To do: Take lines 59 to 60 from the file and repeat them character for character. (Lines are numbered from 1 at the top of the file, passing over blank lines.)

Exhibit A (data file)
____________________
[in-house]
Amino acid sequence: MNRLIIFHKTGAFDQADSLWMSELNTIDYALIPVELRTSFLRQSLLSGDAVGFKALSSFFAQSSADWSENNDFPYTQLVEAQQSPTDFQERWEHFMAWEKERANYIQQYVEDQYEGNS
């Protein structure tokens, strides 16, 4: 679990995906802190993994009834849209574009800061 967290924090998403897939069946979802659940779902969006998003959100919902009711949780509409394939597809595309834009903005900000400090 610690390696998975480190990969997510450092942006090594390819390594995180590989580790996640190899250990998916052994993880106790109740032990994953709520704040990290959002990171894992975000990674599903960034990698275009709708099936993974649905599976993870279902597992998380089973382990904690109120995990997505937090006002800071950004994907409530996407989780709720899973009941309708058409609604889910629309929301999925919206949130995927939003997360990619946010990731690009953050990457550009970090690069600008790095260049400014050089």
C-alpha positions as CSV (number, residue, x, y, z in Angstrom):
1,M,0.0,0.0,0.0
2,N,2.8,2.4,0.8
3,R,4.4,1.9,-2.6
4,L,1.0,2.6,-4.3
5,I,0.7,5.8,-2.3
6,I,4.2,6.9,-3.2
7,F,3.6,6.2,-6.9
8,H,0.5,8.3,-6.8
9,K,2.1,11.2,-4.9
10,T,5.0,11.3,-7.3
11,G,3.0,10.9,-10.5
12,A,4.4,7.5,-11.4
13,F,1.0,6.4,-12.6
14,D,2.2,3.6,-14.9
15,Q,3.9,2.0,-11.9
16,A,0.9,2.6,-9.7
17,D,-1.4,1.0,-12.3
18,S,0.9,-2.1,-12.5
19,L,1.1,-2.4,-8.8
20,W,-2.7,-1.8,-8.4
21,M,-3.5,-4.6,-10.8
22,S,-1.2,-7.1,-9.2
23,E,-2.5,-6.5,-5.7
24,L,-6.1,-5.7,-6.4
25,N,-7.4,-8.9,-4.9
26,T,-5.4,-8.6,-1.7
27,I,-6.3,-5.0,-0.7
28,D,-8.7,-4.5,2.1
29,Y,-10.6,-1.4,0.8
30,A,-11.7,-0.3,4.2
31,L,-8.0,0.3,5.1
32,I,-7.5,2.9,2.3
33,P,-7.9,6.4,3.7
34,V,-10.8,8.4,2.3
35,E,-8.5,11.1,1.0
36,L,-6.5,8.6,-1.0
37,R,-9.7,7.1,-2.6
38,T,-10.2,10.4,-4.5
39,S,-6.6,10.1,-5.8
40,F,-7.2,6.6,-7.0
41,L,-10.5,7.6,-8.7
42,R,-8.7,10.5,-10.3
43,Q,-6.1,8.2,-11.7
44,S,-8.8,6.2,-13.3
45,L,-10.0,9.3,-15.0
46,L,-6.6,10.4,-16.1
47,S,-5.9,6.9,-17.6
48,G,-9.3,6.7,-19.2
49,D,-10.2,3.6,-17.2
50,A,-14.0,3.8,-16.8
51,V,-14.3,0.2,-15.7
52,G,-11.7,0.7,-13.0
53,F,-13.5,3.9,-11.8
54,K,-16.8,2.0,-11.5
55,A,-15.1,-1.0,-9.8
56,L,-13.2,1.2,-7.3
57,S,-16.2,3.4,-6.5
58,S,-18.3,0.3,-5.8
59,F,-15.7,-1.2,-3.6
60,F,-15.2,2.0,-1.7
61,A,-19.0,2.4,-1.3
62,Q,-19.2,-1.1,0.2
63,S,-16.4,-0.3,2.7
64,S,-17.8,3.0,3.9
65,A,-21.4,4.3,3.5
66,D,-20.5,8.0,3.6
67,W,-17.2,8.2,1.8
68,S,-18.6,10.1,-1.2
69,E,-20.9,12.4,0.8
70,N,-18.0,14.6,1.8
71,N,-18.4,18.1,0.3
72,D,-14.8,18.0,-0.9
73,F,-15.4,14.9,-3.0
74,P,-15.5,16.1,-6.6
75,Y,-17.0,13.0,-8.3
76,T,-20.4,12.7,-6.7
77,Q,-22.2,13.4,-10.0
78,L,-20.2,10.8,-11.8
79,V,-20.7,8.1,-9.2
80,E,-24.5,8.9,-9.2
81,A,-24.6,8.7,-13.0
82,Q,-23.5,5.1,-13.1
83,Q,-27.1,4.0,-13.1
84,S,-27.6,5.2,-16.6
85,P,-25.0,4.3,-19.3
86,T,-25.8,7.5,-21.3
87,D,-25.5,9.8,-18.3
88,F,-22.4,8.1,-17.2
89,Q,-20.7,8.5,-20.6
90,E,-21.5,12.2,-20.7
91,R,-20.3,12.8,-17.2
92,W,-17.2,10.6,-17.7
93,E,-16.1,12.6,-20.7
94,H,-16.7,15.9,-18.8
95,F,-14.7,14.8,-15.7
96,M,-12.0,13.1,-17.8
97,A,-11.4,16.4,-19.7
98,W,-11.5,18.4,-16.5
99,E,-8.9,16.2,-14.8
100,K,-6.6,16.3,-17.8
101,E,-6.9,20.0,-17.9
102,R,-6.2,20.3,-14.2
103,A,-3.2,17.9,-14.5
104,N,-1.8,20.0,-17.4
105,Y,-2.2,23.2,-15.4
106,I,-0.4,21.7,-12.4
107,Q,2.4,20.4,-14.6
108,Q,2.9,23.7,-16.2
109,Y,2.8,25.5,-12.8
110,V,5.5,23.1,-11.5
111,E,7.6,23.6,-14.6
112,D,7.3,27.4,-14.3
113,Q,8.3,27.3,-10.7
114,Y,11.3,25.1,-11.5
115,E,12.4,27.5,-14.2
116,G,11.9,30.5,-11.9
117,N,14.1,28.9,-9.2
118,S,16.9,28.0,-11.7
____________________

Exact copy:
55,A,-15.1,-1.0,-9.8
56,L,-13.2,1.2,-7.3